A painful and chilling play about a very difficult topic, handled with the utmost care and sensitivity.
Both Holly Joyce, as the mother, and Naomi Stafford, as Hope, give stellar performances. Joyce plays the anxious, helpless and heartbroken mother beautifully. However, Stafford has the real challenge. Her naive, watery performance in the first half of the play somewhat surprisingly gives way to a moving and, at moments, graphic portrayal of sex trafficking towards the end. Her mother’s story is delivered in a conversational manner to begin with, placing us in the position of therapist. Hope’s story, however, sound more like a diary entry than speech at times as she gushes about her new boyfriend, before turning into vivid storytelling, flipping the tone on its head as events turn dark.
Sally Lewis’ script is nuanced and powerful. However, narratively speaking, sixty minutes simply doesn’t feel long enough for many of the themes to be fully explored, and the script can make presumptive jumps without allowing time for the narrative to develop. Revolving around Hope’s central story of sex trafficking are three parallel stories: two short accounts of when a mother felt powerless to save her young child, both with sexually implicated circumstances, and Hope’s mother’s own emotionally manipulative husband. Though these stories lend a depth to the guilt of Hope’s mother and the dangerous way in which men have played roles in both their lives, these disparate examples don’t feel substantial enough to bolster around the central theme of sex trafficking.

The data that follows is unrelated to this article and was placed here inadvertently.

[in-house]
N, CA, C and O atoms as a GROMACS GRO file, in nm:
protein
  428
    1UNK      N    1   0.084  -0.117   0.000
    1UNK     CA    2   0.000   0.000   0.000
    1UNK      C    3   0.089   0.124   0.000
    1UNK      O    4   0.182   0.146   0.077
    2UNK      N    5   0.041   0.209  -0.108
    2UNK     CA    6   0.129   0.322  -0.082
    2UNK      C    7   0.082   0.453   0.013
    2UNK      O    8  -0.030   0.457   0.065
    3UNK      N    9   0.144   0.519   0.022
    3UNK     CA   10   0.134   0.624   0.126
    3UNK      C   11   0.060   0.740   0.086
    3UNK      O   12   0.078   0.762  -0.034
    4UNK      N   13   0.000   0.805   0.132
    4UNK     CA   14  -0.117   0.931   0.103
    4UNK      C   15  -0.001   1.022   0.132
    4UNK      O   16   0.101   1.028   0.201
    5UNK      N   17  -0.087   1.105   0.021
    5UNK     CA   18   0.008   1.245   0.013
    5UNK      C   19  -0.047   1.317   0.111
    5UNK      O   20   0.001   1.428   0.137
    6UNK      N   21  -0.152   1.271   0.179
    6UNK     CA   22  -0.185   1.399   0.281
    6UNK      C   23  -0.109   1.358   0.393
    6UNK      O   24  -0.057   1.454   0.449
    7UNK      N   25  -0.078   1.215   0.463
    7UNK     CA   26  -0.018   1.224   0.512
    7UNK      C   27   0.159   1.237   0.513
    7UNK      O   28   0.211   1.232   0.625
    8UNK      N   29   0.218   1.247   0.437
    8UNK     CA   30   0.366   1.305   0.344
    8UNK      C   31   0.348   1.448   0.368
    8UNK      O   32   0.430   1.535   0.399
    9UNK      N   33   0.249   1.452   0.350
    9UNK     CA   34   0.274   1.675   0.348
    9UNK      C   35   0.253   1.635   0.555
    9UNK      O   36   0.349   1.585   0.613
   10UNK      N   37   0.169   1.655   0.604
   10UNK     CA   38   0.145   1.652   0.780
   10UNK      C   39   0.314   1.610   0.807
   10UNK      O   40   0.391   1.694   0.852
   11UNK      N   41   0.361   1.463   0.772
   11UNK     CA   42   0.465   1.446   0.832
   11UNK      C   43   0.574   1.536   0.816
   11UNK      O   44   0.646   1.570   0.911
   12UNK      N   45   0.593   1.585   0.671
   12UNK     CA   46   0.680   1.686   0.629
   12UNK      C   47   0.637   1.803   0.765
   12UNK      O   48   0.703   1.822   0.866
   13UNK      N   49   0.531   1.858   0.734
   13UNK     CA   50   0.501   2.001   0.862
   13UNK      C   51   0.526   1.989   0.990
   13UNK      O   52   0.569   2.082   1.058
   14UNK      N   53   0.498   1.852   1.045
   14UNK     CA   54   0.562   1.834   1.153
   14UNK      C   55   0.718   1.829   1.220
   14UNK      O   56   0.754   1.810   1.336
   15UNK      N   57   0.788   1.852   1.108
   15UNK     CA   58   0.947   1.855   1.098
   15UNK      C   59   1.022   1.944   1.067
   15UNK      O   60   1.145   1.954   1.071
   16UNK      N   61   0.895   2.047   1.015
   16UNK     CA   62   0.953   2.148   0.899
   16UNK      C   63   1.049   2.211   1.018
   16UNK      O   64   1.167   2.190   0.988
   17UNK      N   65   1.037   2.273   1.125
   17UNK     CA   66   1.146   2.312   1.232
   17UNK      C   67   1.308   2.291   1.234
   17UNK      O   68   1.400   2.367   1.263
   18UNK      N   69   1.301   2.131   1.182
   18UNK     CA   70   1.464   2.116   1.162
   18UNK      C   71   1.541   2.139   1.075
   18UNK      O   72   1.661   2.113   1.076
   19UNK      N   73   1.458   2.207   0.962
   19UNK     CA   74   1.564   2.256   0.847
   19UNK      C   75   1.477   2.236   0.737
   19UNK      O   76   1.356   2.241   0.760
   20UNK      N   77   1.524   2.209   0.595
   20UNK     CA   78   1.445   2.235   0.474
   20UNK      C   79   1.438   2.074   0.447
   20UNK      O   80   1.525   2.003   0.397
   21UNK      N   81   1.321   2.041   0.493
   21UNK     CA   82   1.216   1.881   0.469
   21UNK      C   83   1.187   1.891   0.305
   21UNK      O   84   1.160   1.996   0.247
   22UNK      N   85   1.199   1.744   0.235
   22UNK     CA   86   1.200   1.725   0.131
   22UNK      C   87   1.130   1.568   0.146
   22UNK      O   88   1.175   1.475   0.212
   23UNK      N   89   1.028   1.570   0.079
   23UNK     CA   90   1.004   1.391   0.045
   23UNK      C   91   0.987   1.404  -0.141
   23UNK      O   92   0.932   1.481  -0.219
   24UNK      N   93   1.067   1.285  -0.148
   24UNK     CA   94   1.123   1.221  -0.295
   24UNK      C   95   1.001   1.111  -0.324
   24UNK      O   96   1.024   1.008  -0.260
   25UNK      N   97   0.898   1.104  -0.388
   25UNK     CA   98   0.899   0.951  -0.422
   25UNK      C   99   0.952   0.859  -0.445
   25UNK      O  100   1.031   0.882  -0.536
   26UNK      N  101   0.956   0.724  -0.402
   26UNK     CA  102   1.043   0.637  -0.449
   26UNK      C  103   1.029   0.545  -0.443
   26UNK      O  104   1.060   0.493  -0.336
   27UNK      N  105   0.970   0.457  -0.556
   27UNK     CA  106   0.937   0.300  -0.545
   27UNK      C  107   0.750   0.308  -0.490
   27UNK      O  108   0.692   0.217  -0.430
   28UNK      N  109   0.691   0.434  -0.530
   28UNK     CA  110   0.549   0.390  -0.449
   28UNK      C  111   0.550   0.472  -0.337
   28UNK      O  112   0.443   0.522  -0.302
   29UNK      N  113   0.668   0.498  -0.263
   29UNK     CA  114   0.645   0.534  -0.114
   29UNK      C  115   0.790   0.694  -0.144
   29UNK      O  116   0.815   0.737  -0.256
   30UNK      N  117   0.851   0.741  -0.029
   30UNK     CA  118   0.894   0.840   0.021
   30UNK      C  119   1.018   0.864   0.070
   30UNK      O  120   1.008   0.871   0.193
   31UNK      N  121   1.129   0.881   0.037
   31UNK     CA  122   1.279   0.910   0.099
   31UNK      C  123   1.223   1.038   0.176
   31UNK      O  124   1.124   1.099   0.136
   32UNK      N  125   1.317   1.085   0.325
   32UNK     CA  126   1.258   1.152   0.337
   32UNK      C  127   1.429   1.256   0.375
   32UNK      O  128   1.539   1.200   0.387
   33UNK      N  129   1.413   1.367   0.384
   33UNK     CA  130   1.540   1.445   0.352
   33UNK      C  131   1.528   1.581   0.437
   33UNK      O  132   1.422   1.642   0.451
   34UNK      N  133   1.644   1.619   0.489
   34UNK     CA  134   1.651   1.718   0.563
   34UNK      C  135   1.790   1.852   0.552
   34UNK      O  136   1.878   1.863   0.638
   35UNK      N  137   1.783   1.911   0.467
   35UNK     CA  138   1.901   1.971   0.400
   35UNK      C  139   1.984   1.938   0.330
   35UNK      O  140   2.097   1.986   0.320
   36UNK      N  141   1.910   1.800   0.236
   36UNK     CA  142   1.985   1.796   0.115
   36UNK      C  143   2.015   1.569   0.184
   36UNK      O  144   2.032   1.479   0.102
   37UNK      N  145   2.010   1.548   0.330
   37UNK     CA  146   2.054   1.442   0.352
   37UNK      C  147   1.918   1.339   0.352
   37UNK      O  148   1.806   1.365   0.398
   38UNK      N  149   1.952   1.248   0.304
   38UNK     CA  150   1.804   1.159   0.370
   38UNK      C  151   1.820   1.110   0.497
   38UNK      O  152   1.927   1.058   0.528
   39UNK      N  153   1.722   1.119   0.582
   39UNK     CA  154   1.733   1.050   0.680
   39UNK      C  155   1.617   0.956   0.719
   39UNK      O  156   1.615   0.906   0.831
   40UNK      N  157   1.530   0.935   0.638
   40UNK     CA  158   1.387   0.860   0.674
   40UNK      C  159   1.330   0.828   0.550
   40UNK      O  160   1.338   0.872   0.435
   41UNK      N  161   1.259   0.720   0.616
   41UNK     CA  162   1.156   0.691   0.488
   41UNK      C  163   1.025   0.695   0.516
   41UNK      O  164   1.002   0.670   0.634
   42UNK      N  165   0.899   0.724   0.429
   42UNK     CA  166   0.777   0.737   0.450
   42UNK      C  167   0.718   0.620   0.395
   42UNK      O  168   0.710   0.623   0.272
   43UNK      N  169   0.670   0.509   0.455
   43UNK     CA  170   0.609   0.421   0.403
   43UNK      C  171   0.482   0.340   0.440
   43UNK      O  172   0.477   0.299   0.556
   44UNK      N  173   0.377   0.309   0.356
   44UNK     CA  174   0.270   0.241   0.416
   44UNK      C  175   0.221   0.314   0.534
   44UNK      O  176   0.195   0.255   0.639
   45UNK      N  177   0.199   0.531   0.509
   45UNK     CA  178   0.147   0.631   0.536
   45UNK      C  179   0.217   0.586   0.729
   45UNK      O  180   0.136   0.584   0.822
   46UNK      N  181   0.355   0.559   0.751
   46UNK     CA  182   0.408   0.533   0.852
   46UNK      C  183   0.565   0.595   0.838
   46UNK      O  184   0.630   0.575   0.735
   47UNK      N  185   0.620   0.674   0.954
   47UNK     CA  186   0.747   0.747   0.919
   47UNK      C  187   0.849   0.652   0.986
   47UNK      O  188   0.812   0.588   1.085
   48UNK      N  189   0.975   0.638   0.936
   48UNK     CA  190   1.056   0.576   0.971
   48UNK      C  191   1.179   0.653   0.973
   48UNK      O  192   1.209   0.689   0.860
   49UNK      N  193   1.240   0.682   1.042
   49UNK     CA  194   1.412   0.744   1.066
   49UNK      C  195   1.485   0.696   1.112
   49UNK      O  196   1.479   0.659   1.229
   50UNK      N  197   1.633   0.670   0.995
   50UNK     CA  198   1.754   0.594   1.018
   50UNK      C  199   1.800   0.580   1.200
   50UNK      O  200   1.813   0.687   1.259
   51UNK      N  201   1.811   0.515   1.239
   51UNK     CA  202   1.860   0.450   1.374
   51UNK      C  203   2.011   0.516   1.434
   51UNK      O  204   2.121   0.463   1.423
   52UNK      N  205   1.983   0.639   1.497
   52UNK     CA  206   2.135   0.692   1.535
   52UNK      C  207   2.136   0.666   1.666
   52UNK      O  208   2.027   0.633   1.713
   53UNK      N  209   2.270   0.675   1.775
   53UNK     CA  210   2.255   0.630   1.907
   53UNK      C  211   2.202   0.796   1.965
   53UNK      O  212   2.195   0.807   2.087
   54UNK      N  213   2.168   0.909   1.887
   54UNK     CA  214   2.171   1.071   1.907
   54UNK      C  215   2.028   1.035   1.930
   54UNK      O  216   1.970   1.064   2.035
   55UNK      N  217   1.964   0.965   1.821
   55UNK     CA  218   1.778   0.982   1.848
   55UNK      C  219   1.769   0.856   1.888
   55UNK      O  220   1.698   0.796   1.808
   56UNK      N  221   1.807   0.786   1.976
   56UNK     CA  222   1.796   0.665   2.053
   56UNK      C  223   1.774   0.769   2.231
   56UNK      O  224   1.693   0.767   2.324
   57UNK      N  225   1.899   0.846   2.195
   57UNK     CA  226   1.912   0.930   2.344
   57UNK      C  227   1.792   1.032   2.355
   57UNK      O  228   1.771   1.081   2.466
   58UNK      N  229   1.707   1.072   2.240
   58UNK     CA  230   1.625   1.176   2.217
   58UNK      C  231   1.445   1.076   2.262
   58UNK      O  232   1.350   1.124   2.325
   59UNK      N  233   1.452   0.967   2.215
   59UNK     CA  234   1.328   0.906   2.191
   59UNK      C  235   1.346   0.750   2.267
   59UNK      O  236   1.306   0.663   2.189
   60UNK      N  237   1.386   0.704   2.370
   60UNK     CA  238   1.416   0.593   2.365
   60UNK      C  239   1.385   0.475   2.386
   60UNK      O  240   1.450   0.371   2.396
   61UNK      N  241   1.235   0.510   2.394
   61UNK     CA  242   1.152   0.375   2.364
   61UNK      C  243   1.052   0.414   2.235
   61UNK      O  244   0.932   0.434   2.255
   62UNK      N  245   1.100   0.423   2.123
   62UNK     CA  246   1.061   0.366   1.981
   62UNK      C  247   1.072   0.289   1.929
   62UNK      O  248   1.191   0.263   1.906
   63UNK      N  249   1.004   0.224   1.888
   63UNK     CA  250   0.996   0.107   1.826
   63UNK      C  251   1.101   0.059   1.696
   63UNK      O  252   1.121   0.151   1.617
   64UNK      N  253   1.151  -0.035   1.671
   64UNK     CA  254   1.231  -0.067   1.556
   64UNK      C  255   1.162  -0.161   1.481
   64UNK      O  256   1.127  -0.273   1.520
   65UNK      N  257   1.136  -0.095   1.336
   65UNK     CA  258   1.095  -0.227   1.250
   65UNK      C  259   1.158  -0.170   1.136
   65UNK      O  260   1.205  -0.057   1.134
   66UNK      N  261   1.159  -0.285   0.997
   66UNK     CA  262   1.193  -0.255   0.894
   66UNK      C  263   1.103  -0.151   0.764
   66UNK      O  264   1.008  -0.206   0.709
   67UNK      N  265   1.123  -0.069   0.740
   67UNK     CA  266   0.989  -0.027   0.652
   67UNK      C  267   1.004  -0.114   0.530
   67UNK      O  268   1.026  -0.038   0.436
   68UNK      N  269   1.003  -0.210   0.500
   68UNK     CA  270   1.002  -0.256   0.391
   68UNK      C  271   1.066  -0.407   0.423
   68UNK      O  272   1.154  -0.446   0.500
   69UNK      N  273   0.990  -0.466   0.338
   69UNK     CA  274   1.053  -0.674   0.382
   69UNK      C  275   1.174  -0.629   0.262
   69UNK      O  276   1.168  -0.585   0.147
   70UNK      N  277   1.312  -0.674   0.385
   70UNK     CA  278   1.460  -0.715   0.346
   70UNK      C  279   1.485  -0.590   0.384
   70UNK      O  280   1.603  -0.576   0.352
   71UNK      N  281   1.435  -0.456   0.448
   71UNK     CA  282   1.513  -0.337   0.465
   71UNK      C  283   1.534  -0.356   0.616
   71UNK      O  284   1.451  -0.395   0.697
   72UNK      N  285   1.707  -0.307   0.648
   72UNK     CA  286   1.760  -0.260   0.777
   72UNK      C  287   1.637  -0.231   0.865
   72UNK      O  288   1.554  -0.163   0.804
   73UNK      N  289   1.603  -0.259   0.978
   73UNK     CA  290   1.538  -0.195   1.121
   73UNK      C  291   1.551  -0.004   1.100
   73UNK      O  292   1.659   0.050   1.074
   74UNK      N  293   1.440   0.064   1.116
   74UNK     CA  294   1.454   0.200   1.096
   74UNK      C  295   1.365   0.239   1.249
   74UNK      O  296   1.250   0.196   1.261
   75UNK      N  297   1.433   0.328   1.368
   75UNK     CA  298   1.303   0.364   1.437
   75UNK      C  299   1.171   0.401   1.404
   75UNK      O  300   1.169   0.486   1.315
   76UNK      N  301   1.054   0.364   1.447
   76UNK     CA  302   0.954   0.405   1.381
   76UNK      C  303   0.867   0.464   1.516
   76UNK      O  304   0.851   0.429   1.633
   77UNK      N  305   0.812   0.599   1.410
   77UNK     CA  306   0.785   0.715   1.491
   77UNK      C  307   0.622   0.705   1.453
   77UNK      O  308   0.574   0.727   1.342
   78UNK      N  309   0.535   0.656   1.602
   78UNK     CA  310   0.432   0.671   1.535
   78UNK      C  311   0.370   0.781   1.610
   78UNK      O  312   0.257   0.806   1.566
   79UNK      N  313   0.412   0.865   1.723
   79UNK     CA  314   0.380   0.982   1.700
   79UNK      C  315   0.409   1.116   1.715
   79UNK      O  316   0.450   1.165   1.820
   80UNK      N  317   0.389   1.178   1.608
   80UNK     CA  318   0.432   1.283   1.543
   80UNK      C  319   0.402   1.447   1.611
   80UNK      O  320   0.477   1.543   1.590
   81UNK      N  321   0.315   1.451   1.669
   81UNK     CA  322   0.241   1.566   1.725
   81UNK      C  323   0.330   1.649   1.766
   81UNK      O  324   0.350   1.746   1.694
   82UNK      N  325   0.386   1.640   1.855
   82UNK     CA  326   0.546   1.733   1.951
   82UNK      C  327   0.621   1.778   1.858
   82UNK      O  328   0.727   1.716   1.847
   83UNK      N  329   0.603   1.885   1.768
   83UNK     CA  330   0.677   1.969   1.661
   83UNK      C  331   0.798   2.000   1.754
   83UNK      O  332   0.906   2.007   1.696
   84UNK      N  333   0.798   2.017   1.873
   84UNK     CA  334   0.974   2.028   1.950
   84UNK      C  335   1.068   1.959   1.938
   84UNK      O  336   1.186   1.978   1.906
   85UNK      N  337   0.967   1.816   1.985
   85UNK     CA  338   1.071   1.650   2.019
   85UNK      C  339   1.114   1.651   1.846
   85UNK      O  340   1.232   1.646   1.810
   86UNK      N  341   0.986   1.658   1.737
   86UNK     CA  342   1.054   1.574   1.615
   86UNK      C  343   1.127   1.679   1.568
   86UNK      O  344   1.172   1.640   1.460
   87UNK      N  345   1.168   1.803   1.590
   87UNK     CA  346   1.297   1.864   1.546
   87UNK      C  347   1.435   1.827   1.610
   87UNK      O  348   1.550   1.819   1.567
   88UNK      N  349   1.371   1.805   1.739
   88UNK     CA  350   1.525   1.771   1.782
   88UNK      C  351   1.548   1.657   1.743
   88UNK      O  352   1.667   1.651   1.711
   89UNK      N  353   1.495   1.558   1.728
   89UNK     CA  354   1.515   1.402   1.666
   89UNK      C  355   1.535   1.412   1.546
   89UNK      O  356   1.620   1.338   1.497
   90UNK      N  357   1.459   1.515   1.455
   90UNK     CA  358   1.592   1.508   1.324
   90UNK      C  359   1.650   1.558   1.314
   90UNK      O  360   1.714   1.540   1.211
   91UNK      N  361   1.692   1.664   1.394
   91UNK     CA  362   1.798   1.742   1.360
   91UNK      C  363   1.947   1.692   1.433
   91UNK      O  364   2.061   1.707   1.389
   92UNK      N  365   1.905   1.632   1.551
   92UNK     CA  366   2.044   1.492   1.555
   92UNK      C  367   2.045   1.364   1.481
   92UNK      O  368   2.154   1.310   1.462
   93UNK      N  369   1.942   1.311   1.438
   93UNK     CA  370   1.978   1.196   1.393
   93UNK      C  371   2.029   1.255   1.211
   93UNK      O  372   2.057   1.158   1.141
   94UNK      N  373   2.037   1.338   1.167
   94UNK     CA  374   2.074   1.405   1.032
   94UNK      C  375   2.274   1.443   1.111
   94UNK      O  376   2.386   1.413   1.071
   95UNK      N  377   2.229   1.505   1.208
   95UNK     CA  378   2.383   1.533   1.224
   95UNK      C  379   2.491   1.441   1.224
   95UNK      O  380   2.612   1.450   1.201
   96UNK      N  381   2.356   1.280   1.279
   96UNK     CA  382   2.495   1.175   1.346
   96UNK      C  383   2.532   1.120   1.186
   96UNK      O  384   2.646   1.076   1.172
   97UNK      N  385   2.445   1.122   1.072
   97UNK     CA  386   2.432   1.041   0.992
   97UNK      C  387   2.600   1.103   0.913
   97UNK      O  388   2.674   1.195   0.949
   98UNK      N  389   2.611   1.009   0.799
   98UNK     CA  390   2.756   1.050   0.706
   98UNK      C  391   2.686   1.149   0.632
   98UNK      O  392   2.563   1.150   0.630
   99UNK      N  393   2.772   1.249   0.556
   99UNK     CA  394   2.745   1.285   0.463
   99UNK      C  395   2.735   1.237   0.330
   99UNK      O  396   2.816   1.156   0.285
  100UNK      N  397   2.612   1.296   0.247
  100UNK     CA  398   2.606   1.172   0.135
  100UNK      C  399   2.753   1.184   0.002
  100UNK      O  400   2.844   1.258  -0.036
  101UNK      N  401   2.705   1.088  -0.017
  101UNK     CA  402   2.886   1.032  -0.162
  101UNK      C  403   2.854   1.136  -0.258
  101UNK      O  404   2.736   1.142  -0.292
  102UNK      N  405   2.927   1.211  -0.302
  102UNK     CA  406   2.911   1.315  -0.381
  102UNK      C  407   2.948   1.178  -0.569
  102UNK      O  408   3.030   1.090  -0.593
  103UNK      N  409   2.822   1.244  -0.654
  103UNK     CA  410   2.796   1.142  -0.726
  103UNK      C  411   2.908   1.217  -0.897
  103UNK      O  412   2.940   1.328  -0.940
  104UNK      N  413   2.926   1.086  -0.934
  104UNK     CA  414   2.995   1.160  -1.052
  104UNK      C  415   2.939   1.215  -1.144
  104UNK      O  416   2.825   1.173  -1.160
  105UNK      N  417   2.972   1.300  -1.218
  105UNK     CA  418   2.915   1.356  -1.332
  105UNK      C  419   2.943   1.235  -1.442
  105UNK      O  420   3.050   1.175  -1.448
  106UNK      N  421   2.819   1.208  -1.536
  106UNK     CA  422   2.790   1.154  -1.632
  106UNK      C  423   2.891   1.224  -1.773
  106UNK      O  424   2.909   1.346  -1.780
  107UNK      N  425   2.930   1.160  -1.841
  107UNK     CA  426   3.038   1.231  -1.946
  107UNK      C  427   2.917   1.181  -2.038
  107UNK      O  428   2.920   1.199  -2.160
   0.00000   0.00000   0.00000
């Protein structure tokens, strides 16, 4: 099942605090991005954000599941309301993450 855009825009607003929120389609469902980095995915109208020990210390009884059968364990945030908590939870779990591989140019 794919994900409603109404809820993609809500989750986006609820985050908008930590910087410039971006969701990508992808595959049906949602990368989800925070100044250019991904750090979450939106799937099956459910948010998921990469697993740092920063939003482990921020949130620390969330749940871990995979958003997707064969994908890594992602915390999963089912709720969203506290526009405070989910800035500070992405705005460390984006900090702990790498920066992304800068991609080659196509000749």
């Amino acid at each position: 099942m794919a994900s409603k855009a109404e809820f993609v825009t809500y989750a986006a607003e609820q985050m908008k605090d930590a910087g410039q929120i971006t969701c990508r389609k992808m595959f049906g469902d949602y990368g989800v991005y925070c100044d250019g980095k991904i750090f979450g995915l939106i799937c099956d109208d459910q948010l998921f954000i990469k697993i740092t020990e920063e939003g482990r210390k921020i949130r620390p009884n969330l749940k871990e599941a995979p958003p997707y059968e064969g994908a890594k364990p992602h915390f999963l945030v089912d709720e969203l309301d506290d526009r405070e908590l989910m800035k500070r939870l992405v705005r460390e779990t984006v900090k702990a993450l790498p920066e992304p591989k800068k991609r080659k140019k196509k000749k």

Director Ben Mills’ staging at times doesn’t help an already contrived narrative. However, it's mostly stripped back enough for performances to shine in a small venue. How Is Uncle John? is a painful and chilling play about a very difficult topic, handled with the utmost care and sensitivity.